Posted 08 February 2009 - 10:07 AM
Hi chameleon, thanks for the reply. I spent a few more hours with the machine last night, and think I've got all the "kinks" out of it.
The machine has multiple users, so going through and deleting all of the temp files took a while. Under one of the users (with Admin rights, and the only account that was passworded), I found 3 files tagged as "Trojan.Agent", and the Malwarebytes software had no problem deleting them. Even finding the Temporary Internet Files proved to be a chore. After finding and deleting what I thought was all of the temps, I ran Spybot. It prompted me that it wanted to delete some 1600 temp files, so I closed the scan and went hunting for them myself. I had already enabled "View Hidden Files and Folders" in the global Folders-->View, but that didn't show the Temporary Internet Files. As that folder can be placed anywhere, I did a Search for it. I came up with nada. Scratching my head, I found a setting that I didn't know about previously that displayed it. I don't have XP on any machines, as I've never had the need to upgrade to it from Win2k SP4 (I've no need for Movie Maker or the XP firewall.), so that probably slowed me down a bit. With all temps finally deleted, I ran a Spybot scan which only showed tracking cookies.
I was also puzzled by a "bum" hard drive that was appearing. Apparently, a new hard drive was added (listed as 233GB NTFS). The original drive was split into two partitions. The first (31MB FAT) and the second (38.25GB NTFS). The smaller drive was tagged as EISA Configuration, which is Dell's Utilities, and the rest of that drive was (most likely) the original C:\ drive. It showed as "Healthy" in Disk Management, but couldn't be accessed via Explorer, which stated that it was not formatted. I checked the Event Viewer for clues, and found many errors of a "Bad Block". I tried to run chkdsk on it, but it wouldn't cooperate. A defrag on it halted at 12%. As the owner of the machine now has a 233GB drive that's 90% free, I assume they don't need the 38GB drive, and deleted it. My guess is, the original hdd died, and they upgraded, leaving the unusable partition showing because they didn't know how to delete it.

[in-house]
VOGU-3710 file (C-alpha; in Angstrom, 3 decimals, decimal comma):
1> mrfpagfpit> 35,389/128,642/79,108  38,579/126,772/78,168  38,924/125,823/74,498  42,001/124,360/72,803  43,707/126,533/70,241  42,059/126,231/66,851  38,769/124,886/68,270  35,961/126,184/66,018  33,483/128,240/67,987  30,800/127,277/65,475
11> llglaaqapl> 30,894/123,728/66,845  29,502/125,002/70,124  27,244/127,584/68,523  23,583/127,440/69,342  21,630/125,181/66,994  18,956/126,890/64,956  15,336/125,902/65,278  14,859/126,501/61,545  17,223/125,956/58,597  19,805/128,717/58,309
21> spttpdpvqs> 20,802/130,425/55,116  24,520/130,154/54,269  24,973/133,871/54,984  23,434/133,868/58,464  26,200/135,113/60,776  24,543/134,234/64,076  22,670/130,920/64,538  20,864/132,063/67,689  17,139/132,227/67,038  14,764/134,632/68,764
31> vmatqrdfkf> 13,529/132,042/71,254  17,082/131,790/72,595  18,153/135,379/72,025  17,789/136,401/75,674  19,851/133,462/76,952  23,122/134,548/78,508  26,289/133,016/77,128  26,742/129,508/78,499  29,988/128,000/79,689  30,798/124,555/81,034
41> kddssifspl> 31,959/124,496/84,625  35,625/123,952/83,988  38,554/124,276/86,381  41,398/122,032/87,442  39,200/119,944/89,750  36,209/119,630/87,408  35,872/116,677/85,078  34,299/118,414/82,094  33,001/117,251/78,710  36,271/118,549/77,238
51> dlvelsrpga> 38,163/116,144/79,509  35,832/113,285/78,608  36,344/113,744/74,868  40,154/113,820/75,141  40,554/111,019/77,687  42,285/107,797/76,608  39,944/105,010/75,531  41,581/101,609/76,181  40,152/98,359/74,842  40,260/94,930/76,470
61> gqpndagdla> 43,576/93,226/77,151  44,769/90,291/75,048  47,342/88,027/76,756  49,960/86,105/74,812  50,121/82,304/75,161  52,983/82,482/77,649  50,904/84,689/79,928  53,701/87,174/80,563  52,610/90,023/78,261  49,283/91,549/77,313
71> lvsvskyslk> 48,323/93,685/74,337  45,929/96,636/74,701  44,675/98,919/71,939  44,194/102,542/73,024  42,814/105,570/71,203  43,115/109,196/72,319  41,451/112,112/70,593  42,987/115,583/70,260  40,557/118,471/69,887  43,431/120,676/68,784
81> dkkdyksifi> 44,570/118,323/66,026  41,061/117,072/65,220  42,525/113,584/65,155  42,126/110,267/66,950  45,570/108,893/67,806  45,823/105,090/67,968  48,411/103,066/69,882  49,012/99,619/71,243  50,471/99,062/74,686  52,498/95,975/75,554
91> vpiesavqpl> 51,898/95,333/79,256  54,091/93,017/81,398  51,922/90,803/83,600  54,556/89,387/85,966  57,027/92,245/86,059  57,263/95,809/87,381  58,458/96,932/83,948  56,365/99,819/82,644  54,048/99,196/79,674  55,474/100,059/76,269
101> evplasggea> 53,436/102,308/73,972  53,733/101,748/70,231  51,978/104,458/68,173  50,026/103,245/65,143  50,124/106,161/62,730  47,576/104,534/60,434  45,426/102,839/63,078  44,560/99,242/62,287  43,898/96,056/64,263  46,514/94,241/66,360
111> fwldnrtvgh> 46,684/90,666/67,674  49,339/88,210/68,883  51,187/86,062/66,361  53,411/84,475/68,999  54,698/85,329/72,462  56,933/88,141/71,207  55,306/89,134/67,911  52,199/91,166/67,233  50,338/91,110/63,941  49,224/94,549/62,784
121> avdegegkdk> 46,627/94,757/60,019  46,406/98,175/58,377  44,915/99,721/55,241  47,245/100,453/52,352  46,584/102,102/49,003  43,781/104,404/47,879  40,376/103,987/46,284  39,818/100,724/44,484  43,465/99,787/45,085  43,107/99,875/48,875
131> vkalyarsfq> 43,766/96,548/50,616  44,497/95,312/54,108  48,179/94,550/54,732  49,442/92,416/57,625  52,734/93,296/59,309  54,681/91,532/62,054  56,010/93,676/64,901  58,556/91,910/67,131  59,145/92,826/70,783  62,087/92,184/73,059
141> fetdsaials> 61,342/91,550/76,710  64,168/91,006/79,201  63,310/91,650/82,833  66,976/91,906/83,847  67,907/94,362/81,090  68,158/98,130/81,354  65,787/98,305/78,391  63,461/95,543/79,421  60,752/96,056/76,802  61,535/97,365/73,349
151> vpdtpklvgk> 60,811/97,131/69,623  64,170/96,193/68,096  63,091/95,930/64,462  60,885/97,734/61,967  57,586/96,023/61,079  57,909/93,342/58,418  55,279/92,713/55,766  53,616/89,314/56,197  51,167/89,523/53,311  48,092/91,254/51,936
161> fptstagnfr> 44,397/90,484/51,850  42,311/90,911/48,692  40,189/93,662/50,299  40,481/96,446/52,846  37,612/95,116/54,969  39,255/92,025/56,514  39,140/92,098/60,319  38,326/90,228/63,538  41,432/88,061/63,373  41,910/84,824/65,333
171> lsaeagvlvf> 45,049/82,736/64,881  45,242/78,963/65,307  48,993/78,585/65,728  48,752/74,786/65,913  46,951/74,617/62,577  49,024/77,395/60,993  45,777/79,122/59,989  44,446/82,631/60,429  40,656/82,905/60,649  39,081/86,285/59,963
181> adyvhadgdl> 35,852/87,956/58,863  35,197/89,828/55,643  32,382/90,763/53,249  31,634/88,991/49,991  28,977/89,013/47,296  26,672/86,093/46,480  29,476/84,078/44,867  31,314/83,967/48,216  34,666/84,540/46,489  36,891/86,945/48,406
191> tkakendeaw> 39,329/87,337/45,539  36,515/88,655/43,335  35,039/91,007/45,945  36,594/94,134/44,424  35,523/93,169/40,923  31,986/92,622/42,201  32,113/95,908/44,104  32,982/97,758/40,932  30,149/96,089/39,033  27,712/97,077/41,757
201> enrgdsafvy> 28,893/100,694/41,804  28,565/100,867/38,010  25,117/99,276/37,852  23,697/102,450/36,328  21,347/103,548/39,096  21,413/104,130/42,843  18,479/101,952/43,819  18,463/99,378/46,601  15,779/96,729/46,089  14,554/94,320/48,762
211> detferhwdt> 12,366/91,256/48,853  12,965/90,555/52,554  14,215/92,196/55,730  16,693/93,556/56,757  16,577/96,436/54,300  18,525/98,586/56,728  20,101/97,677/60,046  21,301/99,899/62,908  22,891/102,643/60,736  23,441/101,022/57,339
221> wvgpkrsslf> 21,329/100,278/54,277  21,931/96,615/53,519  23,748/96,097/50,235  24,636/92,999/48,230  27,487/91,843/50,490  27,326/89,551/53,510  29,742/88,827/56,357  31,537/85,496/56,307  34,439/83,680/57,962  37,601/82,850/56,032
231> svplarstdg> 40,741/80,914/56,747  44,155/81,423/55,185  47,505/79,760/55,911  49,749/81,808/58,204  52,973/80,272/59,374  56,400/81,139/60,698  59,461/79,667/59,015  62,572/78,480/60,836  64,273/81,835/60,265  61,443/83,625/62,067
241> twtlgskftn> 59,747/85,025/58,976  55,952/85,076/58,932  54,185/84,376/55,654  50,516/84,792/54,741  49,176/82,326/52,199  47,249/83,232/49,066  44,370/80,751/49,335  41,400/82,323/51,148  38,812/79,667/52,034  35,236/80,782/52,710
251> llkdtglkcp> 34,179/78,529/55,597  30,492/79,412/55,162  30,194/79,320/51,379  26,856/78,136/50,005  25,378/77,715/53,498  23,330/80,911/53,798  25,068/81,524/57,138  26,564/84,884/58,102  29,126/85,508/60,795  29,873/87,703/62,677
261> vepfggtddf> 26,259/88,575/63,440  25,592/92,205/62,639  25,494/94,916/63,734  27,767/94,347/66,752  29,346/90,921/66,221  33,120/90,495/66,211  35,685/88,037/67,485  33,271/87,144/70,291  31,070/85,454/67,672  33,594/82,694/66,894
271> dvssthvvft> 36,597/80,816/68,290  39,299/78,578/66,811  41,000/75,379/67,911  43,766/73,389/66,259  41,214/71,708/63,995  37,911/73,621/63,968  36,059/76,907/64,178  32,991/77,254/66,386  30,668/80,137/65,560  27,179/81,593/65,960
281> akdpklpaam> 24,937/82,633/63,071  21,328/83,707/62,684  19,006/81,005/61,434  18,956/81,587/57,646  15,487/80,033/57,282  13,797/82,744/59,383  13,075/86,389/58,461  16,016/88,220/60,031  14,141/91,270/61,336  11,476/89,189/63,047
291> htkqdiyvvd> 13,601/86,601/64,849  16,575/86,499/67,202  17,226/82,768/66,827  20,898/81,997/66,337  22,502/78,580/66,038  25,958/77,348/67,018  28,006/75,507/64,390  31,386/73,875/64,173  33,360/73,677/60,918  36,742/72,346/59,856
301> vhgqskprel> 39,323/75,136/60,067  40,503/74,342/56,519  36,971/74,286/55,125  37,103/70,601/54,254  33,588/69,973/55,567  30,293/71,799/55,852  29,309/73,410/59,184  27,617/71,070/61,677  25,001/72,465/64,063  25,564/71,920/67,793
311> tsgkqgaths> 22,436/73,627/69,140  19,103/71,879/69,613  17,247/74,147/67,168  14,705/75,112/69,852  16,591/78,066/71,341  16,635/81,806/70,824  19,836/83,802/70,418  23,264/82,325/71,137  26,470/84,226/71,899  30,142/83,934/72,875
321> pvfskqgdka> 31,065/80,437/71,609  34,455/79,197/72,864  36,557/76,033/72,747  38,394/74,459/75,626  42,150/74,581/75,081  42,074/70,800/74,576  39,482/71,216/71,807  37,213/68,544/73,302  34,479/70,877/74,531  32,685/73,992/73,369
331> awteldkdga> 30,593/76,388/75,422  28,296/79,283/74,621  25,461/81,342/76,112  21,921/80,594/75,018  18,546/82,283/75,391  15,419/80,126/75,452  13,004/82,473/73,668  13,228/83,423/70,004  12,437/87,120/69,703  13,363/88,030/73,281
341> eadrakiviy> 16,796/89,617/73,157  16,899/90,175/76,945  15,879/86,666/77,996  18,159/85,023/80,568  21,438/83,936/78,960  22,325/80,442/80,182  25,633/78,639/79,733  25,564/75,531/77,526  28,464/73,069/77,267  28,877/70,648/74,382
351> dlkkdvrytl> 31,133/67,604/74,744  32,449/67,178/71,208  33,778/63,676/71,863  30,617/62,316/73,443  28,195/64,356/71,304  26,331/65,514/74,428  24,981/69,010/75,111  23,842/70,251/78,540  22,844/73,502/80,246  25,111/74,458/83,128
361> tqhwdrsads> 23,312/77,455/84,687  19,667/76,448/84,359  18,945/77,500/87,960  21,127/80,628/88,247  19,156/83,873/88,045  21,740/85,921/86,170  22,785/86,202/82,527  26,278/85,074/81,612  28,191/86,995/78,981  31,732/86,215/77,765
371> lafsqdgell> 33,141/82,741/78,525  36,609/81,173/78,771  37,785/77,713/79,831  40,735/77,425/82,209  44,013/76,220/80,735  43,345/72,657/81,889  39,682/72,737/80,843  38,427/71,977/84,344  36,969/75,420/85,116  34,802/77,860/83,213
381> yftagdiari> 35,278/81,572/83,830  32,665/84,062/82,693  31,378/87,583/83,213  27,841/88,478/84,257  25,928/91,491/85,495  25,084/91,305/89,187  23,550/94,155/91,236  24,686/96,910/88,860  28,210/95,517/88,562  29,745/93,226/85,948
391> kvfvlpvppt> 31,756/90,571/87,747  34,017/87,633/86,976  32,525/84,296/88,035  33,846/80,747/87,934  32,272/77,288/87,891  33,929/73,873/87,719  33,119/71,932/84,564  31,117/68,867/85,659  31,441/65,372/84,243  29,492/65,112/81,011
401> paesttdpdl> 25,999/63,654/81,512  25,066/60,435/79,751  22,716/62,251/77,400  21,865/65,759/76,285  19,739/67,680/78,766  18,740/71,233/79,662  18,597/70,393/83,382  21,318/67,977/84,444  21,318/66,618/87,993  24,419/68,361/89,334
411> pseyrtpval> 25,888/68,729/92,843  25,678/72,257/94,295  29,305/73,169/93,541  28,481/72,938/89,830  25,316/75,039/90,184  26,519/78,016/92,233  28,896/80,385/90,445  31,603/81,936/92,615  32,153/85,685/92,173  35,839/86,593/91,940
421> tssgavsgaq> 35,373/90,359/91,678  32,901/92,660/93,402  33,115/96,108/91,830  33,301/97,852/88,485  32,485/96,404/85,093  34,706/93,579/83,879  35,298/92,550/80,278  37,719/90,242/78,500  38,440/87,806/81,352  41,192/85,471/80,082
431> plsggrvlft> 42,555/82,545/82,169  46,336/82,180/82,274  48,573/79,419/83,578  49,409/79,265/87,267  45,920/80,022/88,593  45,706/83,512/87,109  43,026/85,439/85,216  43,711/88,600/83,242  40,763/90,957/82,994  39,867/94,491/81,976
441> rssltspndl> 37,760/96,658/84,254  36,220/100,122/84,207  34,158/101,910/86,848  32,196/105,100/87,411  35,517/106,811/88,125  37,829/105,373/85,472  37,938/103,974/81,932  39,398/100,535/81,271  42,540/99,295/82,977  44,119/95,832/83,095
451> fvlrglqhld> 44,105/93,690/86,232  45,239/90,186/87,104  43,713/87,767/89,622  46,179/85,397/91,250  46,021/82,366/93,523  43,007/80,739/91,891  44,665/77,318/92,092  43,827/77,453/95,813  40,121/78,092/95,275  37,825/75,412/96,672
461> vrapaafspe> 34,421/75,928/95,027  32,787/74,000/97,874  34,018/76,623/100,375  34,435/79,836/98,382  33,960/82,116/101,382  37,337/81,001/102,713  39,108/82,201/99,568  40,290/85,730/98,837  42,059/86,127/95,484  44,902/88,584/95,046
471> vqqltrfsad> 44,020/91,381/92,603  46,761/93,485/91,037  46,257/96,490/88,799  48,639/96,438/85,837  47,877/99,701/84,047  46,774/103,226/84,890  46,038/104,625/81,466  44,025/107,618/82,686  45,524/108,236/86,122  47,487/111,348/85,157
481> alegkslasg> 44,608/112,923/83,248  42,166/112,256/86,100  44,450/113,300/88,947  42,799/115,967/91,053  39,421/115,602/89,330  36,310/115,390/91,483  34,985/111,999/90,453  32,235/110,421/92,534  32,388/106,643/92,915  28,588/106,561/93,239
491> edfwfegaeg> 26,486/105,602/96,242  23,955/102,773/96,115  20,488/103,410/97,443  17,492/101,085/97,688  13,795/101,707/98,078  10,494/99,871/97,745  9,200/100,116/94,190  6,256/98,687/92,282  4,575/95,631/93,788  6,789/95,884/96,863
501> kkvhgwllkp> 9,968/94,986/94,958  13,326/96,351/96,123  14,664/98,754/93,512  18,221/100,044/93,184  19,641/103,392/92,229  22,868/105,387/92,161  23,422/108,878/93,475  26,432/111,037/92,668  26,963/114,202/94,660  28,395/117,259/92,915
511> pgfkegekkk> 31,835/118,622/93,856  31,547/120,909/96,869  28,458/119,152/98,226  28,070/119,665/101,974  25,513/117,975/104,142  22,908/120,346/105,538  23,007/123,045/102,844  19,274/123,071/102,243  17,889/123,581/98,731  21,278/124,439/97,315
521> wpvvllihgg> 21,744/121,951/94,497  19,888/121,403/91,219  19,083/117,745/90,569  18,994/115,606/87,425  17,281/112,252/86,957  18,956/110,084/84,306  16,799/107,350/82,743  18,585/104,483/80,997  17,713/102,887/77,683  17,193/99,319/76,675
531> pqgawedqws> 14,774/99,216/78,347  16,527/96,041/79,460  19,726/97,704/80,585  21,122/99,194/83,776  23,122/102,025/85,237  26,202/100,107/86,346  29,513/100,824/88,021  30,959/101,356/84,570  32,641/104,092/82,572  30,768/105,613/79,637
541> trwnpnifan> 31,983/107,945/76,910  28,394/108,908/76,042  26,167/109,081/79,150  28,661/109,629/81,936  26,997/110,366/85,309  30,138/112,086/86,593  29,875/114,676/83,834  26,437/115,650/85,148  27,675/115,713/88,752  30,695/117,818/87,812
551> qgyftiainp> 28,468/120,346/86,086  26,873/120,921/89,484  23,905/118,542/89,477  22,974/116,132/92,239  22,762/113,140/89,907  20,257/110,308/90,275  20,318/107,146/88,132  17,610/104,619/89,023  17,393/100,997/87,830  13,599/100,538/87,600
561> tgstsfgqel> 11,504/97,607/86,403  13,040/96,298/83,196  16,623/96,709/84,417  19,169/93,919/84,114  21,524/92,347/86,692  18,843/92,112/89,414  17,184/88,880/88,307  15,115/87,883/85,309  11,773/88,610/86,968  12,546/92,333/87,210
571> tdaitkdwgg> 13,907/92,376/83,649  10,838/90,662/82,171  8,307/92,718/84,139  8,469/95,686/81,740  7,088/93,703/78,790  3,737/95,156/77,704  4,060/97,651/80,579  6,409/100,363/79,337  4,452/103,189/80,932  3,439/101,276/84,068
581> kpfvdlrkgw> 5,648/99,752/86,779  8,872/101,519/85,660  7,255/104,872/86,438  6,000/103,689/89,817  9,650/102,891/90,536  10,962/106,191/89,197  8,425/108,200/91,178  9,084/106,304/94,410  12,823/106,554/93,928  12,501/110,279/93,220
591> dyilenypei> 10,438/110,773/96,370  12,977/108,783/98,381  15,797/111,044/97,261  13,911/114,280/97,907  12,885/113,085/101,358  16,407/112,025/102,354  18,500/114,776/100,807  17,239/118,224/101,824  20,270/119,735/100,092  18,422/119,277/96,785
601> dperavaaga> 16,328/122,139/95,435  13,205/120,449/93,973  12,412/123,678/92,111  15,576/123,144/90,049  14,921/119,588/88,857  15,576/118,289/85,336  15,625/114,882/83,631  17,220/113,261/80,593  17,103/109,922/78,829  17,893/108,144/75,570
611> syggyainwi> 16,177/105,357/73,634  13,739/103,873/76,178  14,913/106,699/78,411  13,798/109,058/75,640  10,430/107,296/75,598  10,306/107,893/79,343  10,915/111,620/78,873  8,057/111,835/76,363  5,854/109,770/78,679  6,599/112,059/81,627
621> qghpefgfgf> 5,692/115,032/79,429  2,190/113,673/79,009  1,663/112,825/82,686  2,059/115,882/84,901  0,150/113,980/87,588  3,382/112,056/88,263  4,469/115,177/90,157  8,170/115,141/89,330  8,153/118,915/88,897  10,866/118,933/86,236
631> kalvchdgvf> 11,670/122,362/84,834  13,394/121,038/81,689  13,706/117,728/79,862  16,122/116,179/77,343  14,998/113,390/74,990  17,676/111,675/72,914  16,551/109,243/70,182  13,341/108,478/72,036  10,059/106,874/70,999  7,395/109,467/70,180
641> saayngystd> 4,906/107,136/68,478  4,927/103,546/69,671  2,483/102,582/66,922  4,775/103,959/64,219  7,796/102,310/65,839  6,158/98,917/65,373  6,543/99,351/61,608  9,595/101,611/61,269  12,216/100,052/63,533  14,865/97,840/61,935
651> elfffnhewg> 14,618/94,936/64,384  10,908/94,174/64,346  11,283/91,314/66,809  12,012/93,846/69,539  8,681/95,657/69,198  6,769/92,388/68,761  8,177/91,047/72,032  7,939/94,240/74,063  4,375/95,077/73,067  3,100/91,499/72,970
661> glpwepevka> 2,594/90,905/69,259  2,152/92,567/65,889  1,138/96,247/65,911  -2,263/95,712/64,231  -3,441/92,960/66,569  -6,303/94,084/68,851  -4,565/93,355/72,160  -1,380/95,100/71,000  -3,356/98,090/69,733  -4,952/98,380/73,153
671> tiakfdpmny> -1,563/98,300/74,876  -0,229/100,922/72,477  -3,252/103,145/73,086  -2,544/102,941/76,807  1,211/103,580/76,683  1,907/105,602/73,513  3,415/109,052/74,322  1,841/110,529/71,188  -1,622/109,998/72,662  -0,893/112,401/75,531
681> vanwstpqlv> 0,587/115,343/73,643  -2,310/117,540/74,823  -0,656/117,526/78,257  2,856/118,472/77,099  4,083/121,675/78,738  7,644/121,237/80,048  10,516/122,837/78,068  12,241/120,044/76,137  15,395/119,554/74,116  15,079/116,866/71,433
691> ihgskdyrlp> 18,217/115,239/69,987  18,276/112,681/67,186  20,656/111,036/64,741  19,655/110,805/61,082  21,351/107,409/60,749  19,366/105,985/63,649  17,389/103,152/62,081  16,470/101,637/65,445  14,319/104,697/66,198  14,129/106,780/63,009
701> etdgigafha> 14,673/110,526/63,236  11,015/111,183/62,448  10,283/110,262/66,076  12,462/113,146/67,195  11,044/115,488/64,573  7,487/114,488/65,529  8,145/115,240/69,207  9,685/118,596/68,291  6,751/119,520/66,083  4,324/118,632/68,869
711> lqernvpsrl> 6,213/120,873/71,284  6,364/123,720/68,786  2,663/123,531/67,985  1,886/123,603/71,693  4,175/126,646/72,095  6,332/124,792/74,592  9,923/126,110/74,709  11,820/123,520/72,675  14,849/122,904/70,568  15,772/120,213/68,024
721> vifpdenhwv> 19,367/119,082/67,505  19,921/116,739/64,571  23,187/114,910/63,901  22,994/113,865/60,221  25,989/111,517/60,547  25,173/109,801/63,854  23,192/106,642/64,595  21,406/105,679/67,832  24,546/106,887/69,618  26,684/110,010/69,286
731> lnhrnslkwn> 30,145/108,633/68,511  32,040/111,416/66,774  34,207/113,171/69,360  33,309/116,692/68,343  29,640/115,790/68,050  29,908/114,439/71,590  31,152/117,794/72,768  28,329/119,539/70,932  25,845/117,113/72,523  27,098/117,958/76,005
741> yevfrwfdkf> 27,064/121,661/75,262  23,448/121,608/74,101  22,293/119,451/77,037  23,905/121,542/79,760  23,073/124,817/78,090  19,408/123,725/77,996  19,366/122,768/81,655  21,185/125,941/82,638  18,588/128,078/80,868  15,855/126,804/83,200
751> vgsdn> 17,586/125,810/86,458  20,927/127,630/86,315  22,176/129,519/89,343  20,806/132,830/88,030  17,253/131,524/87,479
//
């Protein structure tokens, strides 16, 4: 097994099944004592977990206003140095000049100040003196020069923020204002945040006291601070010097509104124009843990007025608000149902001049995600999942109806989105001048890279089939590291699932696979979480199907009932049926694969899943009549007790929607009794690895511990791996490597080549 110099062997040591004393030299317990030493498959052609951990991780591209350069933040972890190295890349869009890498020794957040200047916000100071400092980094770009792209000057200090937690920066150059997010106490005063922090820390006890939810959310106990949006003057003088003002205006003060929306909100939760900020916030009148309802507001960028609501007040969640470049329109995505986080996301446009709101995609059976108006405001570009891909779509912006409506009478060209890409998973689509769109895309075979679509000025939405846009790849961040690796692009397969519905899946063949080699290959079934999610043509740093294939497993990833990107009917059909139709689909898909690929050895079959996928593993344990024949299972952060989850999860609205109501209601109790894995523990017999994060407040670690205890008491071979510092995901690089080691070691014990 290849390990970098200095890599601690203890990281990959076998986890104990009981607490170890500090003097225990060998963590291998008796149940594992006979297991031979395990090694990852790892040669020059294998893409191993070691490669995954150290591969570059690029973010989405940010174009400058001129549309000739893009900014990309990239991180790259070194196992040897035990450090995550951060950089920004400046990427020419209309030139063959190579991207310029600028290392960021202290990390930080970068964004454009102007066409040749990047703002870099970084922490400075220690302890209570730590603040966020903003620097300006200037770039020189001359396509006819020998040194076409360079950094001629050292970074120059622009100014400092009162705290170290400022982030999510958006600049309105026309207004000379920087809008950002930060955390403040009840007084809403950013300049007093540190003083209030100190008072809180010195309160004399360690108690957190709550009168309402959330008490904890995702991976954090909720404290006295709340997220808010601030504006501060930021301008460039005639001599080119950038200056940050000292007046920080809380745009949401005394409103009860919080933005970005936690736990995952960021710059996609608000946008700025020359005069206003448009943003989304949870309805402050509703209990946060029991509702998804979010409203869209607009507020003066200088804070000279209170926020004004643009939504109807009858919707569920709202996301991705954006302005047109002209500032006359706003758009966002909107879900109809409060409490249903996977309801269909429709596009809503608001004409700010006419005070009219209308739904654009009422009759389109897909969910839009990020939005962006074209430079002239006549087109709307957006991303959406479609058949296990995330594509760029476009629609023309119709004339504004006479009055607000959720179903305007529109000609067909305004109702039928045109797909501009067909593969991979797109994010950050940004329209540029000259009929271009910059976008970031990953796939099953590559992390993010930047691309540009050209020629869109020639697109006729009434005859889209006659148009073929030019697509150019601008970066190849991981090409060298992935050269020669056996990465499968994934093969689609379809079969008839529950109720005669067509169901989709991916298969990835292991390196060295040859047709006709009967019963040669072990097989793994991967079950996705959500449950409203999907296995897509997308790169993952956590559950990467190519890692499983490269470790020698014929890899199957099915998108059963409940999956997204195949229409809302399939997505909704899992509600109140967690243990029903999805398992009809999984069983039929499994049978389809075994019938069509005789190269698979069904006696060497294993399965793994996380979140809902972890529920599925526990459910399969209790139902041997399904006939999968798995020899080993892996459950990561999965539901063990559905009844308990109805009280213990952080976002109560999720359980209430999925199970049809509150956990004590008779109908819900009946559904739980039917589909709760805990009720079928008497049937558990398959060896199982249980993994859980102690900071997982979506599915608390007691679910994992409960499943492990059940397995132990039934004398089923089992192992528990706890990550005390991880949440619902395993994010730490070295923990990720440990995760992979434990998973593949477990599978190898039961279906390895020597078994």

I tried booting normally now, and still had the same issue (unwanted, automatic reboot). Back in Safe Mode, this time with Networking (so I could grab files from my machine without wasting CD-R's). I found Firefox and installed it (I detest IE). The first time I launched Firefox, I was prompted by McAffee Site Advisor that it apparently wanted full control over everything Internet-related. I tried to disable the Site Advisor using it's own "Disable" link, but it wanted no part of that. I finally resorted to uninstalling that bloated POS, and installed Avast.
On the reboot after the Avast install, I let it go to normal. It rebooted right after the login, but I let it go normal again (just to see), and this time I got in. I let it sit for about an hour (a record for this machine, since I've had it here), and it seemed stable. Still convinced that SP3 was part of the problem, I searched Microsoft's site for anything I should look for, in uninstalling SP3, and then "went for it". Believe me, I was watching closely, with fingers crossed, during that uninstall. I've no idea the consequences of a Service Pack uninstall that is interrupted by a hard reset, nor did I want to find out. The uninstall went uneventful, and after it, the machine required a reboot. The machine is up now for 12 hours without issues.
I've no idea if any one of the above fixes was actually the fix, or if it was a combination of them (which is my guess). The bad drive may have been freaking Windows out. McAffee, coupled with XP, was definately too much bloat for the amount of RAM on board. And, I've read/heard too many horror stories about SP3 to ever suggest that someone "upgrade" to it. Anyway, it appears fixed. It was quite a challenge, but I'm glad it's over! =)
Sorry to be so long winded here, but I tried to leave as much info about what I did as I could, in case someone has a similar issue in the future (I hope not, for them, heh). Thanks again for the reply.